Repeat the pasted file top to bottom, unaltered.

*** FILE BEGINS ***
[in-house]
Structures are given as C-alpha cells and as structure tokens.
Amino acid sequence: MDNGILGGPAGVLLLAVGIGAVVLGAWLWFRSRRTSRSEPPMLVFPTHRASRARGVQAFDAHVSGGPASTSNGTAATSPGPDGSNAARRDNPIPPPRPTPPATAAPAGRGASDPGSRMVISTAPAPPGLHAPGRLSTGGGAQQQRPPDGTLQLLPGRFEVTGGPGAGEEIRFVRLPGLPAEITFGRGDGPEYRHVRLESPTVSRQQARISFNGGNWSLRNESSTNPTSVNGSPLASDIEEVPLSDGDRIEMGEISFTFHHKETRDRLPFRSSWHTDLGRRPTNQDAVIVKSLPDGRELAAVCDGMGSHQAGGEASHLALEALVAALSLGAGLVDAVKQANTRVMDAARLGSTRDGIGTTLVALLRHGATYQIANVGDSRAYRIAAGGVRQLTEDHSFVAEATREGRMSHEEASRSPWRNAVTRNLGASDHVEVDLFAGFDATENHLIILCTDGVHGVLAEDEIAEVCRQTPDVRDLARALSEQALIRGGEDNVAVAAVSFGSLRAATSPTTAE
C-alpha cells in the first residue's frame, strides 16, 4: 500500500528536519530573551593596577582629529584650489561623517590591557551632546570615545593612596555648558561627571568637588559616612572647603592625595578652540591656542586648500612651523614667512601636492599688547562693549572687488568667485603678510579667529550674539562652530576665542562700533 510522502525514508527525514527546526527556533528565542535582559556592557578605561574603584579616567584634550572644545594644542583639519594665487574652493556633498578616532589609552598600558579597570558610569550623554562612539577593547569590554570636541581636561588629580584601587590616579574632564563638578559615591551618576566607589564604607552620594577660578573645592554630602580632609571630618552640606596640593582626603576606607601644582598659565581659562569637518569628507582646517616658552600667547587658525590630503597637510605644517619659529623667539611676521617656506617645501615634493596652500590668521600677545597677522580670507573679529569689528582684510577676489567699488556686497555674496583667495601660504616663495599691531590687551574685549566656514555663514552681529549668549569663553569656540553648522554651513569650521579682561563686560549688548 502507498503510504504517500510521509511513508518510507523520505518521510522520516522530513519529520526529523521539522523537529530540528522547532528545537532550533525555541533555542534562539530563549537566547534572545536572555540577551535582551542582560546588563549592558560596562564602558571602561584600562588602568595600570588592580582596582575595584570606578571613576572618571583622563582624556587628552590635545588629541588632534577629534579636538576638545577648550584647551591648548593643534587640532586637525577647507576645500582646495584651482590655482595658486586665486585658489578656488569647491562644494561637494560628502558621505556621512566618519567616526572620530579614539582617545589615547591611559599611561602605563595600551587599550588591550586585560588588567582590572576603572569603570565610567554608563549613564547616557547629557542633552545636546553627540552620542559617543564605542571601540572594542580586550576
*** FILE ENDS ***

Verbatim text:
[in-house]
Structures are given as C-alpha cells and as structure tokens.
Amino acid sequence: MDNGILGGPAGVLLLAVGIGAVVLGAWLWFRSRRTSRSEPPMLVFPTHRASRARGVQAFDAHVSGGPASTSNGTAATSPGPDGSNAARRDNPIPPPRPTPPATAAPAGRGASDPGSRMVISTAPAPPGLHAPGRLSTGGGAQQQRPPDGTLQLLPGRFEVTGGPGAGEEIRFVRLPGLPAEITFGRGDGPEYRHVRLESPTVSRQQARISFNGGNWSLRNESSTNPTSVNGSPLASDIEEVPLSDGDRIEMGEISFTFHHKETRDRLPFRSSWHTDLGRRPTNQDAVIVKSLPDGRELAAVCDGMGSHQAGGEASHLALEALVAALSLGAGLVDAVKQANTRVMDAARLGSTRDGIGTTLVALLRHGATYQIANVGDSRAYRIAAGGVRQLTEDHSFVAEATREGRMSHEEASRSPWRNAVTRNLGASDHVEVDLFAGFDATENHLIILCTDGVHGVLAEDEIAEVCRQTPDVRDLARALSEQALIRGGEDNVAVAAVSFGSLRAATSPTTAE
C-alpha cells in the first residue's frame, strides 16, 4: 500500500528536519530573551593596577582629529584650489561623517590591557551632546570615545593612596555648558561627571568637588559616612572647603592625595578652540591656542586648500612651523614667512601636492599688547562693549572687488568667485603678510579667529550674539562652530576665542562700533 510522502525514508527525514527546526527556533528565542535582559556592557578605561574603584579616567584634550572644545594644542583639519594665487574652493556633498578616532589609552598600558579597570558610569550623554562612539577593547569590554570636541581636561588629580584601587590616579574632564563638578559615591551618576566607589564604607552620594577660578573645592554630602580632609571630618552640606596640593582626603576606607601644582598659565581659562569637518569628507582646517616658552600667547587658525590630503597637510605644517619659529623667539611676521617656506617645501615634493596652500590668521600677545597677522580670507573679529569689528582684510577676489567699488556686497555674496583667495601660504616663495599691531590687551574685549566656514555663514552681529549668549569663553569656540553648522554651513569650521579682561563686560549688548 502507498503510504504517500510521509511513508518510507523520505518521510522520516522530513519529520526529523521539522523537529530540528522547532528545537532550533525555541533555542534562539530563549537566547534572545536572555540577551535582551542582560546588563549592558560596562564602558571602561584600562588602568595600570588592580582596582575595584570606578571613576572618571583622563582624556587628552590635545588629541588632534577629534579636538576638545577648550584647551591648548593643534587640532586637525577647507576645500582646495584651482590655482595658486586665486585658489578656488569647491562644494561637494560628502558621505556621512566618519567616526572620530579614539582617545589615547591611559599611561602605563595600551587599550588591550586585560588588567582590572576603572569603570565610567554608563549613564547616557547629557542633552545636546553627540552620542559617543564605542571601540572594542580586550576